PC Troubleshooting - Symptoms of a Bad CPU
By Stephen Bucaro
It's very difficult to determine if a failure is caused by the CPU because many other
components can cause the same symptom when they fail.
1. System fails to boot
2. System re-boots intermittently
3. General Protection Fault
4. Illegal Operation
5. Stop Error, or BSoD (Blue Screen OfDeath)
Actually, CPUs rarely fail, and about the only way to determine if the CPU is causing
the failure is to swap it out with a known working CPU of the same type and speed. Since
this is difficult, the best bet is to first rule out every other possibility.
Before suspecting the CPU, rule out all the possibilities listed below.
1. The Operating System
2. A peripheral port device
3. A bad memory module
4. The hard disk drive
5. The power supply
6. The motherboard
The Operating System
If your computer is not totally crashed, there are various methods you van use to restore the
operating system. The most decisive is to restore the system back to factory settings. This might be
considered the "nuclear" option because all the applications that you installed and all the documents
that you created will be lost. But this would eliminate the operating system as a possible cause of the problem.
For example, HP places a factory image on the system partition and provides a "System Recovery Manager"
utility to restore that image. To use this method; while Windows is starting, repeatedly press the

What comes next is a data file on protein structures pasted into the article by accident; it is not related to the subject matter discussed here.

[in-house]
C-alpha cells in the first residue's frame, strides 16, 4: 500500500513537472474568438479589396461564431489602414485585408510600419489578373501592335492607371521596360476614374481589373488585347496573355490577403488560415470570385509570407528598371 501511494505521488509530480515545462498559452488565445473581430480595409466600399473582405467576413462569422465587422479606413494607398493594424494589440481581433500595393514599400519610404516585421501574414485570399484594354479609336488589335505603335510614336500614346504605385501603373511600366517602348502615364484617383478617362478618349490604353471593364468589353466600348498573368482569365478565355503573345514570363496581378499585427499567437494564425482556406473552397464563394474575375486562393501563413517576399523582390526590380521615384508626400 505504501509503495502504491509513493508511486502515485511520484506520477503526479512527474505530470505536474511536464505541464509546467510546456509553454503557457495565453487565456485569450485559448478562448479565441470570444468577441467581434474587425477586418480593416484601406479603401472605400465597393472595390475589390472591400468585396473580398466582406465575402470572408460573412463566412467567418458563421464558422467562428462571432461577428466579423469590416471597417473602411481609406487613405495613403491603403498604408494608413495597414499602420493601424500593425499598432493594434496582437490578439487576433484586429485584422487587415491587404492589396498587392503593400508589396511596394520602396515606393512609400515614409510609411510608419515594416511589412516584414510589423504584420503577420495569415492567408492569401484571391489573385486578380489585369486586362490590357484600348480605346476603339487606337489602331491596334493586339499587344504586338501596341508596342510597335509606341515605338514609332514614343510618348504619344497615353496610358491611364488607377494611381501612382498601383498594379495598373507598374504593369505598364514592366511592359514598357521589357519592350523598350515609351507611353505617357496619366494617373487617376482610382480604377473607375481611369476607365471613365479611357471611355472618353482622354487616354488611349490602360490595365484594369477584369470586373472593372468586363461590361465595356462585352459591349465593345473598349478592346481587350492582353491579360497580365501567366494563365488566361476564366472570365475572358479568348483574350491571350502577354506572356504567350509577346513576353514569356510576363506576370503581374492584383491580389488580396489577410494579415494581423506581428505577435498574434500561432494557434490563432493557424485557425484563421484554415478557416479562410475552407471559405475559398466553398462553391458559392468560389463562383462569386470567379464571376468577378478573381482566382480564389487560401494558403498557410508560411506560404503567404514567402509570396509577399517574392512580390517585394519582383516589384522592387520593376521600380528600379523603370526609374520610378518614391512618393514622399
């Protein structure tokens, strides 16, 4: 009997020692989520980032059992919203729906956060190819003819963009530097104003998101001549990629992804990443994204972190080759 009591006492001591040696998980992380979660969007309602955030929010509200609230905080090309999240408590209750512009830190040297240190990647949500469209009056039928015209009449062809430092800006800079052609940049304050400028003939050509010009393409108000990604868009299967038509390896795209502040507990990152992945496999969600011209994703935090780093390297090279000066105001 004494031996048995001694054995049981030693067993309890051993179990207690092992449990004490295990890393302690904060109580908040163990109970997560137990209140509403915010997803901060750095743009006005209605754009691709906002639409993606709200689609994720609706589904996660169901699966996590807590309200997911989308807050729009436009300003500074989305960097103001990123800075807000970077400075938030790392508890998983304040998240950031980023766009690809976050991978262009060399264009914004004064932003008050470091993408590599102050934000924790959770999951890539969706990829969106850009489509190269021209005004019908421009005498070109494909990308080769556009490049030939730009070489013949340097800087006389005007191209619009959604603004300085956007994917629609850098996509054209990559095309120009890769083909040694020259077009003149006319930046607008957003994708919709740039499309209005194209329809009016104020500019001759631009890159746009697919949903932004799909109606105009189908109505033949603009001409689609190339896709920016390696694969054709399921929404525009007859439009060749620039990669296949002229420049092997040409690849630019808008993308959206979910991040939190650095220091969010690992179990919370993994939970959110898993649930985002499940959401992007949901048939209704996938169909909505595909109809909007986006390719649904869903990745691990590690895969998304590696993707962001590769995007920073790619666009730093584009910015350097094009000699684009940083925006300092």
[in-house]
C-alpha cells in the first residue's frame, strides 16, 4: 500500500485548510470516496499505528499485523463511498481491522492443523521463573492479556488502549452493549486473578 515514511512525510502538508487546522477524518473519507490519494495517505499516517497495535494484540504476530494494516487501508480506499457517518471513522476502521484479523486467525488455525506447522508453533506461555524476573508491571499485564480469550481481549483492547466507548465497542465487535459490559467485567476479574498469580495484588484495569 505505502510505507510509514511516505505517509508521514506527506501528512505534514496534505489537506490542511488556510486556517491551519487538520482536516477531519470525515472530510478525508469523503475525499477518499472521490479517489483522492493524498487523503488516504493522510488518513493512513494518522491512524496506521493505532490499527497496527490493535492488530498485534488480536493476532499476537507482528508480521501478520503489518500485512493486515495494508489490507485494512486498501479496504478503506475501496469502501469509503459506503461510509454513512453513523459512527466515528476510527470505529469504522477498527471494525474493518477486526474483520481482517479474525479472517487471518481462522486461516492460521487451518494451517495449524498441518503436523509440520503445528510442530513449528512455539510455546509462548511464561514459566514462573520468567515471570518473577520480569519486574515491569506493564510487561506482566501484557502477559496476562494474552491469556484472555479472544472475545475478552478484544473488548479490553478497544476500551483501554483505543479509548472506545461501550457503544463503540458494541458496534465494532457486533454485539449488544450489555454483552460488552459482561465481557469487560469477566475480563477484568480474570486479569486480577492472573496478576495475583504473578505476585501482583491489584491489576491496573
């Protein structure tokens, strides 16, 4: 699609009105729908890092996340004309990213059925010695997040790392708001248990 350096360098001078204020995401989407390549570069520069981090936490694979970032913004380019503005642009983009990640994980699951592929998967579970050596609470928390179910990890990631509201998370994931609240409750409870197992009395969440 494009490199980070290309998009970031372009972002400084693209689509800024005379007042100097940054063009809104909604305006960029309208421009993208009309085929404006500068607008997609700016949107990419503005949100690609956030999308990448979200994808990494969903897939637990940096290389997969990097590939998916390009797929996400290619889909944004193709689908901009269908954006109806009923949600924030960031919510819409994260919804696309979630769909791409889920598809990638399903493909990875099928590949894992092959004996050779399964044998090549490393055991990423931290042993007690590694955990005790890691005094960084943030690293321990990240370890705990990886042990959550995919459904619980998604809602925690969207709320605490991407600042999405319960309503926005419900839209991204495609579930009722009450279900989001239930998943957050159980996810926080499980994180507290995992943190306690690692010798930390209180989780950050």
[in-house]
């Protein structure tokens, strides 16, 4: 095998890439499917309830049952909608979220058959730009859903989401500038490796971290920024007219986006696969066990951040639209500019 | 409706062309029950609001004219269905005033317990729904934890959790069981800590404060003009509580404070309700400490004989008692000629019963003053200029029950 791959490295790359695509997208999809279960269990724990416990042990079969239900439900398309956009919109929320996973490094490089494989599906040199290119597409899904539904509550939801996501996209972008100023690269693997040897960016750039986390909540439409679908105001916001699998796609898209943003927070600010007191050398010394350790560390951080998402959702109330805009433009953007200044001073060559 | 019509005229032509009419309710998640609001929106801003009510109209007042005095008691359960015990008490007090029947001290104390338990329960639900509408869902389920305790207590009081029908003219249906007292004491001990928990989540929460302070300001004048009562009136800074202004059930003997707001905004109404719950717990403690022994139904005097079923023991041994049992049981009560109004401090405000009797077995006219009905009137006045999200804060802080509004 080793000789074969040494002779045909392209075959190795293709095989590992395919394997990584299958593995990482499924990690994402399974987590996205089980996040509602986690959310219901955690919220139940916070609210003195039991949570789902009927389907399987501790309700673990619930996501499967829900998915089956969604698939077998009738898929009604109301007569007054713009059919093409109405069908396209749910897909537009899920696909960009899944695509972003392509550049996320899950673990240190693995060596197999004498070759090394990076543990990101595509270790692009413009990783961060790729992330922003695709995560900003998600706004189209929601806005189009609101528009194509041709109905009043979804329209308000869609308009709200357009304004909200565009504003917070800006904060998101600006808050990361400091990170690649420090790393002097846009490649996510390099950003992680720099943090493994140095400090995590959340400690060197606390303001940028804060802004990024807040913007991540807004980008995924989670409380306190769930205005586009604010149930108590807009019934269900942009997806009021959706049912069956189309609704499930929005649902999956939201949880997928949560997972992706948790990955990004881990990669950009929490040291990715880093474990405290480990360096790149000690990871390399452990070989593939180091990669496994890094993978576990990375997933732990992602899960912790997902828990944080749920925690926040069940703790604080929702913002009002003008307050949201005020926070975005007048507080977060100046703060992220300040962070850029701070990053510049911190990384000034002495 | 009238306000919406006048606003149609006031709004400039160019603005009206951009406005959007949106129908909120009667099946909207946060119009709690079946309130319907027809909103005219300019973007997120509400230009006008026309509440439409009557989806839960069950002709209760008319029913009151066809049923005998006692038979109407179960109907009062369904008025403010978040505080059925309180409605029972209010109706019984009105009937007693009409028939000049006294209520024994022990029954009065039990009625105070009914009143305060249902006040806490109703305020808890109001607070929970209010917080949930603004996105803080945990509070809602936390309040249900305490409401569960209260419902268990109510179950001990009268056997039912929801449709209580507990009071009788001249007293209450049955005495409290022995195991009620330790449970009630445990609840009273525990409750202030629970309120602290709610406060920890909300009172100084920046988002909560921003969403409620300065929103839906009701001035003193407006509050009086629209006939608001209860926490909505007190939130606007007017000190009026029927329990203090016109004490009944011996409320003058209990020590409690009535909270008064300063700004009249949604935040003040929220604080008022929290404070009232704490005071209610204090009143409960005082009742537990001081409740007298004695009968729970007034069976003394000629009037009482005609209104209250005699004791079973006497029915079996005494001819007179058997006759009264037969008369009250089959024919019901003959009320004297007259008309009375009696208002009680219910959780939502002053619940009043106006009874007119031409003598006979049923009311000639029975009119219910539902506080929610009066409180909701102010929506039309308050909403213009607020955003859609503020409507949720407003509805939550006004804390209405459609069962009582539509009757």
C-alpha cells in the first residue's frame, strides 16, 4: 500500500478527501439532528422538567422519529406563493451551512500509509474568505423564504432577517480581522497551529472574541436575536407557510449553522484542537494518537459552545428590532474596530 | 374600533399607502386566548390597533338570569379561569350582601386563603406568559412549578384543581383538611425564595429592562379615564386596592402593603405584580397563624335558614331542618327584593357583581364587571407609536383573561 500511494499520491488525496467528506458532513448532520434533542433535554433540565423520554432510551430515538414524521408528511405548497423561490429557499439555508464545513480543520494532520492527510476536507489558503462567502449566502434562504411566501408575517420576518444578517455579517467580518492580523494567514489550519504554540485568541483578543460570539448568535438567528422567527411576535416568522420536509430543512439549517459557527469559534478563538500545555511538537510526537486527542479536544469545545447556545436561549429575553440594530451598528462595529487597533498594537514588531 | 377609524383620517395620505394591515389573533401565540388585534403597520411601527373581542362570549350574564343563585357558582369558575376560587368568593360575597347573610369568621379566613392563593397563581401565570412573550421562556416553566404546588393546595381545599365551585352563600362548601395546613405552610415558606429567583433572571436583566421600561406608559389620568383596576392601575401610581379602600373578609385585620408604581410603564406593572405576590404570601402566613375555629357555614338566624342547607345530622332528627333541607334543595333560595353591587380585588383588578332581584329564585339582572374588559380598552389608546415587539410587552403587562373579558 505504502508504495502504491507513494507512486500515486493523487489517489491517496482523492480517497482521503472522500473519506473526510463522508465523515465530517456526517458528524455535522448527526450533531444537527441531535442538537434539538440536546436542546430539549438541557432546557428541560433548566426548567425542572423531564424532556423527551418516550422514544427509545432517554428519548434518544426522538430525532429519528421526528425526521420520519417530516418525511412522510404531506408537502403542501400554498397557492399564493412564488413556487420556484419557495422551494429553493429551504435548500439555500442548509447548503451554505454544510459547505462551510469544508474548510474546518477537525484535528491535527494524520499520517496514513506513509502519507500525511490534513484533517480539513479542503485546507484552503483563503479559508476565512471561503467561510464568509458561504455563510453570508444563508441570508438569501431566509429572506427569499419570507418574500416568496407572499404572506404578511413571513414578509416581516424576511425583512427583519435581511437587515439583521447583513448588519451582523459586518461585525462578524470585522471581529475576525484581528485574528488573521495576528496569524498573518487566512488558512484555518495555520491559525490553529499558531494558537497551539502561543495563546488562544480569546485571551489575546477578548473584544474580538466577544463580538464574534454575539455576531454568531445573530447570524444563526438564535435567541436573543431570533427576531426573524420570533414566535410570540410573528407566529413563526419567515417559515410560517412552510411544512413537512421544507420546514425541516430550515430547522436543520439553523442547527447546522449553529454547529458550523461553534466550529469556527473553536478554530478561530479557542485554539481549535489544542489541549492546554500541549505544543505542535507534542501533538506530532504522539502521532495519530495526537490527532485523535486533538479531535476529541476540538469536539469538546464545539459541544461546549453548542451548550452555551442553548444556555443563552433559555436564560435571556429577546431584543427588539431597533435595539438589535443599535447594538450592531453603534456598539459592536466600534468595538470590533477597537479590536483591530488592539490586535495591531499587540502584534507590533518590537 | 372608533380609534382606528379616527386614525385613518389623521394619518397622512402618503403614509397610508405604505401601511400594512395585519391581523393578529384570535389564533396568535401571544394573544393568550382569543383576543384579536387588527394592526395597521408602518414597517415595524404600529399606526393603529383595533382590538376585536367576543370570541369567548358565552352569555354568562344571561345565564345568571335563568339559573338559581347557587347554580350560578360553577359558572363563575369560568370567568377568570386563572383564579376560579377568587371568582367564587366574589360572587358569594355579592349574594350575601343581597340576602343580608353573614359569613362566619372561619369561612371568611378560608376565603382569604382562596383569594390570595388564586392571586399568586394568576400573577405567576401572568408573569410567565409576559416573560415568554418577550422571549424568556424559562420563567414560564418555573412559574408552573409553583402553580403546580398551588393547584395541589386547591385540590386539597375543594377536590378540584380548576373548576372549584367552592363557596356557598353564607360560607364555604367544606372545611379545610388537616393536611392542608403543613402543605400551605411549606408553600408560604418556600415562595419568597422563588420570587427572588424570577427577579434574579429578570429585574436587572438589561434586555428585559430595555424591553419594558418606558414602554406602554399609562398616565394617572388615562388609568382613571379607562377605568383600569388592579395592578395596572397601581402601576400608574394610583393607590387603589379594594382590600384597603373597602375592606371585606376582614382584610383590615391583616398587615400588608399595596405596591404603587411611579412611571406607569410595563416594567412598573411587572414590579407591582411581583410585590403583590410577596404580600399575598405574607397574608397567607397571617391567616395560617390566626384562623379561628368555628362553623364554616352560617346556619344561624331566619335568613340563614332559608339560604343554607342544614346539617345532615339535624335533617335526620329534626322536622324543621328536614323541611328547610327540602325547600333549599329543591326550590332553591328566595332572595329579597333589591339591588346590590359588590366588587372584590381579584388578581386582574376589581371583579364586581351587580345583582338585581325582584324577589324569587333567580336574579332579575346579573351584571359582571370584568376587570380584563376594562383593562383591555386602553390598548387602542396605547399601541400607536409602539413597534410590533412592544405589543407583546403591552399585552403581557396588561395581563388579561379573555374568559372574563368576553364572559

[F11] button, and when the HP Recovery Manager screen appears, select "System Recovery".
All major computer manufacturers provide a similar method to restore your operating system back to
the way it was when you first took it out of the box. After that, the first application you'll want
to install is an antivirus program.
A Peripheral Port Device
You can start by unplugging all peripheral devices. See if the system operates correctly with all
peripheral devices unplugged. If so, reconnect one peripheral device and see if the system still operates
correctly. Reconnect one peripheral device at a time until the problem reappears. Unplugging and
reconnecting peripheral devices is easy, but unfortunately there’s more to it. Each peripheral device
has an associated device driver.
A device driver is a piece of software that interfaces a hardware device to the operating system.
It's possible for a device driver to get corrupted or hacked. If your computer is not totally crashed,
you can use Device Manager to Update, Disable, or Uninstall a device driver to eliminate it as a
source of the problem.
Right-click on the Windows button and in the menu that appears, select Control Panel. In Control Panel
select the Systems icon, and in the left panel of the System page that appears, select Device Manager.
In the Device Manager window that appears, select a type of device that might possibly cause the problem,
and click on the greater-than icon to expand the branch and see a list of specific devices.
If you right-click on a specific device, a menu will appear where you can select to Update, Disable,
or Uninstall a device driver. You can also select Properties, and in the Properties dialog box that
appears, click on the Events tab to see if any error events occurred. Using this method you might be
able to fix a device driver that is causing the problem, but there are many device drivers on any
system, so replacing them one at a time would be very time consuming.
A Bad Memory Module
A defective RAM stick can cause really weird problems. If your mother board has multiple RAM slots,
you can remove the RAM from the higher number slots and see if that solves the problem. A system can
generally run without a full bank of memory. If not, remove the RAM from the lower number slots and
replace it with the RAM that you removed from the higher number slots. You can also purchase new RAM
that is the type your system requires.